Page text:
(Anonymous): Will there ever be a 'visual' version of TW? Like on playstation or pc 'Master of orion'? It's really great seeing a 2003 version! Thanks for keeping it alive!

John: If I manage to keep at this, it's one of my goals. TWv4 is a step in that direction. While v4 will still be text-based, it will have a modern architecture that is fully capable of supporting a graphical version, and it will attempt to solve some of the design issues that make v3 impractical as a graphical game. There are two ways a graphical version of TW could come about. One, if a major company wishes to create the game, I just might let them. Two, I will do it myself. The quality of the game will certainly be much greater in the first case, but I wouldn't let that stop me. Any graphics will be better than none ;)

(Anonymous): When will the Linux version be available? (heh)

John: Hopefully within a year (gulp). Because the multiplatform v4 is being written entirely from scratch, as opposed to the v3 multiplayer conversion that was built over the legacy v2 code, it could take some time. I spent about four months writing the v3 engine, and about two weeks integrating it into the v2 code to create v3. I don't know how long it will take my programmer to finish the engine for v4, but I do expect the process of rewriting the game (including the proposed changes) with that new engine to take awhile. I have the benefit of being able to work full time on it (if I choose), so it can definitely be done. In what timeframe, though, I just don't know ;)

Basically, just be aware that TW has neglected Linux for logistical reasons, and not out of a lack of respect for the OS. While I'm primarily a Window's programmer by necessity, I despise Windows and have a great deal of contempt for Microsoft (that's a whole other area I shouldn't get into ;). Any OS that can overcome the Microsoft strangle-hold has my full support. With the possible exception of Apple (again, I just shouldn't go there ;).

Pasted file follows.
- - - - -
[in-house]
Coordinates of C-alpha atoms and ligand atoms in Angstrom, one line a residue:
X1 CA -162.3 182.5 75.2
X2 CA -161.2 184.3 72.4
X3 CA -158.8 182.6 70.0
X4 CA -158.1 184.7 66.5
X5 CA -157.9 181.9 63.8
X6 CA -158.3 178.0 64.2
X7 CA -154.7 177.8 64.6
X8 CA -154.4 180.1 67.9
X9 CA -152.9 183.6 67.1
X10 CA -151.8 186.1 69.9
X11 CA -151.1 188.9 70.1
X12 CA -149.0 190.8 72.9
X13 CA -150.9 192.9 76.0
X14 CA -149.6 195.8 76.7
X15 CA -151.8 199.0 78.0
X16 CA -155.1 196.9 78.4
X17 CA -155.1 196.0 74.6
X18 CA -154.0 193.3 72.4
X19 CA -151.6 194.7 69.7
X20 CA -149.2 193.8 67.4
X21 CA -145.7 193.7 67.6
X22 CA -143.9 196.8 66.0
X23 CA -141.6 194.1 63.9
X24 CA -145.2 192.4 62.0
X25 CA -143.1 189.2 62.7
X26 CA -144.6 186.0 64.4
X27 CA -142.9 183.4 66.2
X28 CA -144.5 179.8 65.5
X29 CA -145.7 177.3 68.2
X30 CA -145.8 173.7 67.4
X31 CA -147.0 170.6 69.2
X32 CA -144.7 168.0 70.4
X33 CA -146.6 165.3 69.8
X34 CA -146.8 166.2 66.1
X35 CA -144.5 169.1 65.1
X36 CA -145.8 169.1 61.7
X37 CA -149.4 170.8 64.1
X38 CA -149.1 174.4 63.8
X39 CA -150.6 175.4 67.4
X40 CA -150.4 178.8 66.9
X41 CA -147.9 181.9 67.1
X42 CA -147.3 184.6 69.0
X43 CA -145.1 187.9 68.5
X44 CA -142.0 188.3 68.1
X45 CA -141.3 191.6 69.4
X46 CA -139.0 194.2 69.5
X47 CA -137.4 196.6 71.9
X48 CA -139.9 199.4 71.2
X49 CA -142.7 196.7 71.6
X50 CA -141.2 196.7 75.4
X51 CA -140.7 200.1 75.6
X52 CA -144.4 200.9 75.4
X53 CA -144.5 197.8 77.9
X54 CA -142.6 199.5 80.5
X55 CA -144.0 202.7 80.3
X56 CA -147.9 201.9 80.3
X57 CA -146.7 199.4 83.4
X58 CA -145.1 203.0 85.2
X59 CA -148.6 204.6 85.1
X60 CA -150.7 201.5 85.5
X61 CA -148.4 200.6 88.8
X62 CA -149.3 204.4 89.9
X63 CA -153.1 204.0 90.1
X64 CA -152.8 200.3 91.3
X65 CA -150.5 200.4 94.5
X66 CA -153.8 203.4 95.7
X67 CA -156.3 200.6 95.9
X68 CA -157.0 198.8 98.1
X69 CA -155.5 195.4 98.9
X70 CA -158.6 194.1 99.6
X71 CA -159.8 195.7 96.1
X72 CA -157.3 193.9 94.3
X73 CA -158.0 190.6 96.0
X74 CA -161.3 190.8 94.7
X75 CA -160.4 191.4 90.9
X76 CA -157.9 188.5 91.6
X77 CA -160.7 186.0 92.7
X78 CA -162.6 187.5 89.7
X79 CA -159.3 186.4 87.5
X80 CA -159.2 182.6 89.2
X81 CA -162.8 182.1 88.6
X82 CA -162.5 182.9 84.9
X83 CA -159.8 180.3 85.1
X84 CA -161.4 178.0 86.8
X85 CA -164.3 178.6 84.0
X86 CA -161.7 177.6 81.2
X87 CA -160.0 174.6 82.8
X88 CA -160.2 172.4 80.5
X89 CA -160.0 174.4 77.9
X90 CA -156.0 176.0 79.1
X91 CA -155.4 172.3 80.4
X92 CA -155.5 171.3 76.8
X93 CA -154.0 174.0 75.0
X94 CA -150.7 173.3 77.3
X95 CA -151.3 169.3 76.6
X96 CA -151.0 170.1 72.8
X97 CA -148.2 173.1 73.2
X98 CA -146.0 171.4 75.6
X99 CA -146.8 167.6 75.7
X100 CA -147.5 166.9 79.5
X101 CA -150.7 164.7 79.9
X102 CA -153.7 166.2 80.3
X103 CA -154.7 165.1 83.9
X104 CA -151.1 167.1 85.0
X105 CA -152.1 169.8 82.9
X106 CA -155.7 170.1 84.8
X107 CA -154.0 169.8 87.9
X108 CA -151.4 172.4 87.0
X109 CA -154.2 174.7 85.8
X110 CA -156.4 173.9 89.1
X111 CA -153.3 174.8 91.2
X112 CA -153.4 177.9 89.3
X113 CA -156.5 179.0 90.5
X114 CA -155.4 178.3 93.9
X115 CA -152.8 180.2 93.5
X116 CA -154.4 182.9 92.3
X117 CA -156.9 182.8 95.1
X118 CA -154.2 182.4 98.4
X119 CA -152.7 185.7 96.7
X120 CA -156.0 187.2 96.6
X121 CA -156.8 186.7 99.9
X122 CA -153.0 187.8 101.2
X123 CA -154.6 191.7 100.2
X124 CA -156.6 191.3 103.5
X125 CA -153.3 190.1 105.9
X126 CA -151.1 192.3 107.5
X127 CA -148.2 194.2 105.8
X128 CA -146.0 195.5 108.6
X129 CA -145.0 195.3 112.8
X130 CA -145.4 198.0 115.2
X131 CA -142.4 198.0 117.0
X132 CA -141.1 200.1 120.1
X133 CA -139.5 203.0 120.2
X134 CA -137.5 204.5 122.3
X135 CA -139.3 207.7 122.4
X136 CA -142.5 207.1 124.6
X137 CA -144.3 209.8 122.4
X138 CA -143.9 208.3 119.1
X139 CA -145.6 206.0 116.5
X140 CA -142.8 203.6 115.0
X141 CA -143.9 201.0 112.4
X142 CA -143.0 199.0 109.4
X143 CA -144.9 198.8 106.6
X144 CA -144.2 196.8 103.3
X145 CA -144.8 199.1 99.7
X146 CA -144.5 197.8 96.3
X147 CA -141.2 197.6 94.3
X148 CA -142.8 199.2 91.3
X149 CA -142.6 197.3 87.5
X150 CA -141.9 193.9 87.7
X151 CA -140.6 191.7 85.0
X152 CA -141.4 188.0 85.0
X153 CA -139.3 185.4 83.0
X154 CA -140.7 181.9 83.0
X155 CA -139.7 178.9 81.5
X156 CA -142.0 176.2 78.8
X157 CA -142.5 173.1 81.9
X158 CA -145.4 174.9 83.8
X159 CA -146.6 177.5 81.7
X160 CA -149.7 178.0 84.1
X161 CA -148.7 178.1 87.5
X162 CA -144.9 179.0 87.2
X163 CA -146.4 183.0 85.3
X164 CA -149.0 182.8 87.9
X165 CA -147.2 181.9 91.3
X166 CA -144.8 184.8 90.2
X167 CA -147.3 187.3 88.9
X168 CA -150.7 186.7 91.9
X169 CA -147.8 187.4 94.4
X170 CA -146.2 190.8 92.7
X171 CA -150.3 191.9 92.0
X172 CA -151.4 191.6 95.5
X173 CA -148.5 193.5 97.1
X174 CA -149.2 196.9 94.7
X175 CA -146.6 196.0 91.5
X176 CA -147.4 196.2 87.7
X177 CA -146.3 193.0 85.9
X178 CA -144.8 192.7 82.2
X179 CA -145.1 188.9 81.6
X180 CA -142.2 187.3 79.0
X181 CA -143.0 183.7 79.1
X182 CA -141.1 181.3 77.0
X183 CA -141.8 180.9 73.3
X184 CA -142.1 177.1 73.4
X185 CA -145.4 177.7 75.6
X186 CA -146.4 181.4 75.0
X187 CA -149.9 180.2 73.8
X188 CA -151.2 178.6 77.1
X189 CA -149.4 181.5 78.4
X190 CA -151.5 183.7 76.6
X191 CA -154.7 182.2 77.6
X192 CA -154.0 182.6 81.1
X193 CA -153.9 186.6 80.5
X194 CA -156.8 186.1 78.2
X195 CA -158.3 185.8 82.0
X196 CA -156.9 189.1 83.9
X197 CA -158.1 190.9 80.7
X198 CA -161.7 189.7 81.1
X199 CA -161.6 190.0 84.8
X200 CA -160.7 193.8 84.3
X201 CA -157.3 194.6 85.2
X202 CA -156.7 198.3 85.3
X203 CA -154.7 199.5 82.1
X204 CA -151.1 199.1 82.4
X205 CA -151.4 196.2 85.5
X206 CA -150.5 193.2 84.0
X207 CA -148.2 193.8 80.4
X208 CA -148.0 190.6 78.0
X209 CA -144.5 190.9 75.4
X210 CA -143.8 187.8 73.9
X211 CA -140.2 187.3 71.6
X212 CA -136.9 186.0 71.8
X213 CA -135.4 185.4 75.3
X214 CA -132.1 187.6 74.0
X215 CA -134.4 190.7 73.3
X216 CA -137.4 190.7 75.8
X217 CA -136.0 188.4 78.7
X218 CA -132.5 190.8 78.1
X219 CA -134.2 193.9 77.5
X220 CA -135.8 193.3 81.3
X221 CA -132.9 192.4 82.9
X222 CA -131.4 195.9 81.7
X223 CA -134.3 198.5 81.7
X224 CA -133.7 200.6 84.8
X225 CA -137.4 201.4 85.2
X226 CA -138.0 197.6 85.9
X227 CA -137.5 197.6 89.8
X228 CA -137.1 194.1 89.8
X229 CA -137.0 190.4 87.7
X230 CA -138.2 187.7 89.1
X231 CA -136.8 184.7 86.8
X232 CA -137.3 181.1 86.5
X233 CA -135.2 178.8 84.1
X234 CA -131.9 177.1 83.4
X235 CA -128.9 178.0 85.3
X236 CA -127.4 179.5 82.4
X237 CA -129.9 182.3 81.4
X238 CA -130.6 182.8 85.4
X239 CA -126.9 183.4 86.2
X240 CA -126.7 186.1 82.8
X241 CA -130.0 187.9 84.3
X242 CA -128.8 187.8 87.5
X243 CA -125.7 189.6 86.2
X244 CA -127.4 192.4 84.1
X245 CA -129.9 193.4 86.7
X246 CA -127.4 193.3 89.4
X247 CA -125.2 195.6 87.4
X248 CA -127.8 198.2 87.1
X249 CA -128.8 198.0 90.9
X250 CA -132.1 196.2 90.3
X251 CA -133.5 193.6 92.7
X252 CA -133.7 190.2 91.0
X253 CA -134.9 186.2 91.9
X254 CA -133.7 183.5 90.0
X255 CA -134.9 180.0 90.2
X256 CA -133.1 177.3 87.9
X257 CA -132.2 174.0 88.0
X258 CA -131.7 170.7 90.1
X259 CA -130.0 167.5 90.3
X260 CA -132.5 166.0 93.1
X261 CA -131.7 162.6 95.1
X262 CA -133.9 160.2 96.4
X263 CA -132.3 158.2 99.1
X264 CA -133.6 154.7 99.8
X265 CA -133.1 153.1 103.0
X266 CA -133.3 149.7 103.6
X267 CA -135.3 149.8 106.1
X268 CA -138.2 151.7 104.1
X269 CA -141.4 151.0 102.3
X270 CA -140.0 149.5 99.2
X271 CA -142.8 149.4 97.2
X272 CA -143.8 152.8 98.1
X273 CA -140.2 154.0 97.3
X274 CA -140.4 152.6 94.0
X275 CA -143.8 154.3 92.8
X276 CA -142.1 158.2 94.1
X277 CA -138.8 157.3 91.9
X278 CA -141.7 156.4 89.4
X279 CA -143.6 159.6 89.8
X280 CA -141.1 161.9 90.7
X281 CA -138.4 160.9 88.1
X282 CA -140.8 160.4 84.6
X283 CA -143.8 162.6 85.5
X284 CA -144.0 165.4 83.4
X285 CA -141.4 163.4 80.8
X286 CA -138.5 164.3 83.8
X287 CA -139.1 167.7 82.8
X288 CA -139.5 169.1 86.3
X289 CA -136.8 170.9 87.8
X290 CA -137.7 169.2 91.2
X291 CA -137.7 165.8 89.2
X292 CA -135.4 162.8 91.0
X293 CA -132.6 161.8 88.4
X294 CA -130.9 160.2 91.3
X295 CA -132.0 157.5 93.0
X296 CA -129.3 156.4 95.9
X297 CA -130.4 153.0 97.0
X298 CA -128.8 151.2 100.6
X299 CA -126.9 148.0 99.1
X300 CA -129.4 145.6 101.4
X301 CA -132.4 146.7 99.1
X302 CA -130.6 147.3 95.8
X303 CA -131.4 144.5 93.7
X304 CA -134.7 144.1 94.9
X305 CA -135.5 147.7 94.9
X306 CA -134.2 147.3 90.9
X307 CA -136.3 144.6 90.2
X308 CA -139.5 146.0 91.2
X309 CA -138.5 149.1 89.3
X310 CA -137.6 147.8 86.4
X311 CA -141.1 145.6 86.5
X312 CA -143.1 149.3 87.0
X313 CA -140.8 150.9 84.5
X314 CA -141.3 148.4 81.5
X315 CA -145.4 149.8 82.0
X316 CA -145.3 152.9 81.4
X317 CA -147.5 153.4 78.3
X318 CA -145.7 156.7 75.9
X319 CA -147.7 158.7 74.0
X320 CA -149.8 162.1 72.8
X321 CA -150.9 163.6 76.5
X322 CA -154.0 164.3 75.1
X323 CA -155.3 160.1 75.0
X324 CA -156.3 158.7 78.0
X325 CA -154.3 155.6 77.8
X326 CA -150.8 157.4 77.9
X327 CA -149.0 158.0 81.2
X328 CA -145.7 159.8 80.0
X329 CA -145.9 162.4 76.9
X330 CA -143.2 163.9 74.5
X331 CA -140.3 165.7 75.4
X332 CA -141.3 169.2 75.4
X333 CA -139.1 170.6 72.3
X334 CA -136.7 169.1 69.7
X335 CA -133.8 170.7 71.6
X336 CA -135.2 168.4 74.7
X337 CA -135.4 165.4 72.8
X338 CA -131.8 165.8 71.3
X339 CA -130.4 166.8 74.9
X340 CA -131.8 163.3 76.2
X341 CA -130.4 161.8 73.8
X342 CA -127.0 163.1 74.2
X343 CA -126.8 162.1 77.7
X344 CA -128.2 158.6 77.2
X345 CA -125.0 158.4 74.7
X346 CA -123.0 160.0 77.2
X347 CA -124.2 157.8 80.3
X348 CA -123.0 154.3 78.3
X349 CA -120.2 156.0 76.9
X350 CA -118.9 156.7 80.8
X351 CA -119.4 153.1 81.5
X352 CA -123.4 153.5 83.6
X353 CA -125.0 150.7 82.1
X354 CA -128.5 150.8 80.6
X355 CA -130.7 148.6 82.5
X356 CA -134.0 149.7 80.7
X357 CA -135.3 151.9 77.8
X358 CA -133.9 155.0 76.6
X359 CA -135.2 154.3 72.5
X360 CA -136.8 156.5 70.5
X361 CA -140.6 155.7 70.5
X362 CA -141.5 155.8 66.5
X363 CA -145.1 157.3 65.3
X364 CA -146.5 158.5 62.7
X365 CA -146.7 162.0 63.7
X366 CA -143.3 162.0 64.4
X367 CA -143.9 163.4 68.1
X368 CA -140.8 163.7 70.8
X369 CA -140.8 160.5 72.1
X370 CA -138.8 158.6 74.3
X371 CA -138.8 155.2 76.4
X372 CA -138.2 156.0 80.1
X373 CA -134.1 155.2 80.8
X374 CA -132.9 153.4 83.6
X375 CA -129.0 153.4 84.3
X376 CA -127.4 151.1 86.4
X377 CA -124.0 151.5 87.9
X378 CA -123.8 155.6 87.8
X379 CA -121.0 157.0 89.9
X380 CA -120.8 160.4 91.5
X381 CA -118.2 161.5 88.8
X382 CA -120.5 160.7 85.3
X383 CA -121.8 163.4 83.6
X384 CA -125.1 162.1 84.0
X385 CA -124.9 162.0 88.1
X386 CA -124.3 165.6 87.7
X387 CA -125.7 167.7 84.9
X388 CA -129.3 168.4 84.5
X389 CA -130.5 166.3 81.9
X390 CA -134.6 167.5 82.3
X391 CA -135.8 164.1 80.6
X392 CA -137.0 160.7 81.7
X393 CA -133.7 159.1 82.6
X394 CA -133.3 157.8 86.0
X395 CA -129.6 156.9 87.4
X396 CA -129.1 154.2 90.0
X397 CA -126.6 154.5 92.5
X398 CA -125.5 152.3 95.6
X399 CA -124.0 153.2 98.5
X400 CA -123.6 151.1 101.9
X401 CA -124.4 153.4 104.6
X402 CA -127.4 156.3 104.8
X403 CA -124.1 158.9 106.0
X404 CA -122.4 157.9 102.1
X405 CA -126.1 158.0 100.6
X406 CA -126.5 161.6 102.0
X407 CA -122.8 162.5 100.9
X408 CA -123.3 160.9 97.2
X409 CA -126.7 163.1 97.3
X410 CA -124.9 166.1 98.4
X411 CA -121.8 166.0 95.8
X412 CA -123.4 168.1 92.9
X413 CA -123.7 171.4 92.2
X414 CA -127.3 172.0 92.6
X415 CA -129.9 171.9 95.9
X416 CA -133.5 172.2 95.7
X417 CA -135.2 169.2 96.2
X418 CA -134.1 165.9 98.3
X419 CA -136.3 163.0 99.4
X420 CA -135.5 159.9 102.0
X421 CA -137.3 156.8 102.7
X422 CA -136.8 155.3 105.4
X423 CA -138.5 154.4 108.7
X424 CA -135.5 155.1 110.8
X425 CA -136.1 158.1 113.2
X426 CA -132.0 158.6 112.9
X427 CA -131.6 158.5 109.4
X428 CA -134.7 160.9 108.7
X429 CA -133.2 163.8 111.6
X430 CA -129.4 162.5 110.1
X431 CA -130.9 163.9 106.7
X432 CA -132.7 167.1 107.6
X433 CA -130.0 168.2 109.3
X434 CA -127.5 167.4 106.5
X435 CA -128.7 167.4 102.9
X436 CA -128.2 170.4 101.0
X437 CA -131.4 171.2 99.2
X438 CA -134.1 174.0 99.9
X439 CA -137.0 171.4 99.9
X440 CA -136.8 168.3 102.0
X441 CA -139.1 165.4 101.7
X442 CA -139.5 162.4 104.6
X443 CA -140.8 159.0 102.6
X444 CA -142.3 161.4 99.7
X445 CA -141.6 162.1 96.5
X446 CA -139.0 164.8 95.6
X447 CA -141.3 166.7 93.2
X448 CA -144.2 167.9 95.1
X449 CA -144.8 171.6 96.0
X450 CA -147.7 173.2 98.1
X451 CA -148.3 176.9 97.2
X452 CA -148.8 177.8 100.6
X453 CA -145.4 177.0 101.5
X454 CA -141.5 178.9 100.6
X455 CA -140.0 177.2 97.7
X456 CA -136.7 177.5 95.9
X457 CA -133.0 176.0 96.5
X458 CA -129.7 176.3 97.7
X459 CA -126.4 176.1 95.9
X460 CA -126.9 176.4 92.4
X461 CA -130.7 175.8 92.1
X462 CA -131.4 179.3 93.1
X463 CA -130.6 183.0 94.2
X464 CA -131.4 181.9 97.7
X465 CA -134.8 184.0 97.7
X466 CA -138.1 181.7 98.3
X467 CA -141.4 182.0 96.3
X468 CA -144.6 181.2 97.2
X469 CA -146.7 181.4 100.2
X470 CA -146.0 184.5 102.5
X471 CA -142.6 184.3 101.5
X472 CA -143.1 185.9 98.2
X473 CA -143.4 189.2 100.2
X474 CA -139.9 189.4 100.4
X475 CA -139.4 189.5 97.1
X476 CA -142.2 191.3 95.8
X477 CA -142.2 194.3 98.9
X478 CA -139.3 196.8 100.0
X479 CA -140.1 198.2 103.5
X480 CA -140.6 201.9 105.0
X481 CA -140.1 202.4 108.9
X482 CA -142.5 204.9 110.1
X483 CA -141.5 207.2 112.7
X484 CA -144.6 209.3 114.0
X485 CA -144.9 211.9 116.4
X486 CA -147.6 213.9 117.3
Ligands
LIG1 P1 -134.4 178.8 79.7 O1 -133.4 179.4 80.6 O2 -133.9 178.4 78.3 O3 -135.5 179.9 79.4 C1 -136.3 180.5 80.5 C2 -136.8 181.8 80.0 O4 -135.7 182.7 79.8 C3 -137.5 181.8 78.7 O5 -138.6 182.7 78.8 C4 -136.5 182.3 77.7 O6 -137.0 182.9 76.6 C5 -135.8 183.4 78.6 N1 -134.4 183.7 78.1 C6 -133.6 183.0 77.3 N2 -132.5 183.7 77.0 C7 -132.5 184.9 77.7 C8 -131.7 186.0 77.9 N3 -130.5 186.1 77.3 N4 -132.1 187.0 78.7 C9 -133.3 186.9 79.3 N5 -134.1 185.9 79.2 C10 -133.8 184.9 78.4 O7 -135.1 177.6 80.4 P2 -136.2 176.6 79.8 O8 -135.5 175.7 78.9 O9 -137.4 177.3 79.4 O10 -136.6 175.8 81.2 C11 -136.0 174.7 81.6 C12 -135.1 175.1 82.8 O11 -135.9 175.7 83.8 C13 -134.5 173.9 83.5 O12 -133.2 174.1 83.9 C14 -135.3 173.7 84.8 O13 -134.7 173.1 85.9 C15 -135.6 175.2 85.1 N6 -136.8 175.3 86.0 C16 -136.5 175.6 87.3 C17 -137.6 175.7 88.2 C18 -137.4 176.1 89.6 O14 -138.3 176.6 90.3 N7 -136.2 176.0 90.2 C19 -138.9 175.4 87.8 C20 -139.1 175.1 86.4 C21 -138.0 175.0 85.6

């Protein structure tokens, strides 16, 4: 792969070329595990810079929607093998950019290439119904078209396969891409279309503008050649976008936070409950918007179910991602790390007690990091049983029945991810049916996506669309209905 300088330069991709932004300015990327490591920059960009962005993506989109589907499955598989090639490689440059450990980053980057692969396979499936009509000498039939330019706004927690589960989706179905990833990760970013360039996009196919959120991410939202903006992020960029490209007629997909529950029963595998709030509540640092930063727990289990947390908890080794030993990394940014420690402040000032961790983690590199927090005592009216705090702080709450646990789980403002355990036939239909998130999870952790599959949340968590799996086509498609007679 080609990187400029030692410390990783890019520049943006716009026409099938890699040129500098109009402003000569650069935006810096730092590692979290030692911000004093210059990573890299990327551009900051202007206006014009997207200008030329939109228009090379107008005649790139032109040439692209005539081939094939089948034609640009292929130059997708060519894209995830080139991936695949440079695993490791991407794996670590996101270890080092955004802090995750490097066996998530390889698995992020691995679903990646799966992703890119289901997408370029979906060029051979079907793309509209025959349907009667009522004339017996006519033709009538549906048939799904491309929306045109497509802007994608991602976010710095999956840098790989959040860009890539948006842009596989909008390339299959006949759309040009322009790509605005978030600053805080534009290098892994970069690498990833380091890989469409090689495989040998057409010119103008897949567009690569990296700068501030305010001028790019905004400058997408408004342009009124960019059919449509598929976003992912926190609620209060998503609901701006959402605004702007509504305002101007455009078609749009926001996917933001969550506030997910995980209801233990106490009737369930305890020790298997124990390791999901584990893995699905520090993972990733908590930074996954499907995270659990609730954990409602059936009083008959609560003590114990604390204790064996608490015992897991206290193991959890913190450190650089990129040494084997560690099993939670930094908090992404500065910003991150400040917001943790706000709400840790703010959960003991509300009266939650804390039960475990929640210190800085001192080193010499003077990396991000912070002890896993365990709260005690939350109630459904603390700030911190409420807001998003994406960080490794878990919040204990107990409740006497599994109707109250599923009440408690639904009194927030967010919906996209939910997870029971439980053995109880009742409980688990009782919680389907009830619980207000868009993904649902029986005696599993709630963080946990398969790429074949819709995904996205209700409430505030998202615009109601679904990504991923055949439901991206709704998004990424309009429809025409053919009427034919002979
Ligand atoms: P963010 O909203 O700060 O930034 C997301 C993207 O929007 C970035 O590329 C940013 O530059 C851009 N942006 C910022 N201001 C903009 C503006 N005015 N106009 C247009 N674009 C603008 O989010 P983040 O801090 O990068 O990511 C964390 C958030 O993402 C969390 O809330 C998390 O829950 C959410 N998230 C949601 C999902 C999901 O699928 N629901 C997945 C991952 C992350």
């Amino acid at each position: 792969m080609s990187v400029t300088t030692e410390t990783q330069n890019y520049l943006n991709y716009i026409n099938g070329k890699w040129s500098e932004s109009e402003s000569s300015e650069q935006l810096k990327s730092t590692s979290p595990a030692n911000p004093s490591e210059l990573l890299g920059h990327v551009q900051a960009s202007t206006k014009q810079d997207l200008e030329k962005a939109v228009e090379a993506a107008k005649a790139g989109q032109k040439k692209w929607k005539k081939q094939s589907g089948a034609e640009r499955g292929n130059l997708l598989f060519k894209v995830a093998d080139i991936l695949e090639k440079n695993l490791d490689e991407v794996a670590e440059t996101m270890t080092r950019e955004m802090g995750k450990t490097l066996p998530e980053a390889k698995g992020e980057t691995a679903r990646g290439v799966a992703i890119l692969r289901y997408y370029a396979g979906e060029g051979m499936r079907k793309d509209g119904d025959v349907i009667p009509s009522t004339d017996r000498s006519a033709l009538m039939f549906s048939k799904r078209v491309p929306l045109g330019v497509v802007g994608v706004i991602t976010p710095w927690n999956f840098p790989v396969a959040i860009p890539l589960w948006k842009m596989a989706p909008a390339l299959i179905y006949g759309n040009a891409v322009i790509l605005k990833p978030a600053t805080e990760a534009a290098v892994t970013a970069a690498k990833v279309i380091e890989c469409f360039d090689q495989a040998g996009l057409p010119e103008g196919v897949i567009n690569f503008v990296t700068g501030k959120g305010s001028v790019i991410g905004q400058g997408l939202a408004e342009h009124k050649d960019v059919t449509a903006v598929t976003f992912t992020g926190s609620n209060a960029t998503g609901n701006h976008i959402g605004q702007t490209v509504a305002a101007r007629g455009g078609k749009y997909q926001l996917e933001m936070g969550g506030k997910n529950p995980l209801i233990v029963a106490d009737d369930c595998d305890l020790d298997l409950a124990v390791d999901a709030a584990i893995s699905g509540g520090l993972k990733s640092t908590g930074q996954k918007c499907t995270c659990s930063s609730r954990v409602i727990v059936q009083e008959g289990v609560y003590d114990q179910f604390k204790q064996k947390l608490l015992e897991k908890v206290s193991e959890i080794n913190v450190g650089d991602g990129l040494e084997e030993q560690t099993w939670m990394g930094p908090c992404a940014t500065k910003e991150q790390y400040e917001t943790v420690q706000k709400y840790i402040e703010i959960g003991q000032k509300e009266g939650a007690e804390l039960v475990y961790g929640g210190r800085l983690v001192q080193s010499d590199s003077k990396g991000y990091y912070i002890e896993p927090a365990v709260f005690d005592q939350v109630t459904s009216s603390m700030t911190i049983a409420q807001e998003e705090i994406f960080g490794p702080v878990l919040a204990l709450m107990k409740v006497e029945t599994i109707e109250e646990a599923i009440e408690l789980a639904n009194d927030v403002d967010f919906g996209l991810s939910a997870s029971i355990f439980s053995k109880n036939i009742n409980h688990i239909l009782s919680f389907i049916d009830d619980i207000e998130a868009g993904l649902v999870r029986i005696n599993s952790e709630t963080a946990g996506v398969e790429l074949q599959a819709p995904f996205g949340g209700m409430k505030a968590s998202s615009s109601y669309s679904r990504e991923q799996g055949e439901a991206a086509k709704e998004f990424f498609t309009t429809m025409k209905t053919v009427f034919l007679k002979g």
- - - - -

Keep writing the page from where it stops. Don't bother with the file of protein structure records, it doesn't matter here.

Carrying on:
(Anonymous): Will there ever be a 3-D version where we could actually see our planets/ships/etc.? (like a Master of Orion2)

John: Most likely it will be 2D isometric rather than true 3D, but that depends. If when the time comes to create that game 3D isometric games are as appealing as the best 2D games (I don't currently feel that they are), then it could be true 3D. But it won't be a simulation where you're flying the ships around. It'll be more of an overview of the game environment, and simulated computer interfaces, that sort of thing.

(Anonymous): What inspired you to create/make/continue Trade Wars?

John: My role has been pretty minor. Chris Sherrick created it, Gary Martin made it what it is today, and I rear-ended Gary's minivan on the way to work one day. That's how I got started working with TW.

The primary reason I have stuck with TW for so long has to do with the fact that I want to develop games but I'm stuck in a small town in Nebraska. I've been working on TW since before indie game development was even practical because it was the easiest way for me to get a response from my work as a lone programmer out in the wastelands of the midwest. It has allowed me to be in contact with a pretty incredible list of developers in the industry, including Drew Markham of Gray Matter Studios (Return to Castle Wolfenstein), Sid Meier of Firaxis (you know who that is!), Richard Garriott of Origin and now NCSoft (Ultima!), Raph Koster of Sony Interactive (Ultima Online, lead designer of Star Wars Galaxies), and various contacts from just about every major game company. I've exchanged email with a US congressman, the author of QModem (who is now the owner of a local telephone company), one of the original developers of DikuMUD, and the CEOs of a number of companies, all of whom are fans of the game. In terms of networking, it has been invaluable. But I've always felt that the interaction I've had with the players and gameops in relation to this game has been a valuable experience as well. The game has taught me a great deal. I keep thinking that I should move on and apply what I've learned to other games, but then I keep thinking that there's still so much potential in Trade Wars. For now, I'd just be happy to get beyond TWv3 ;)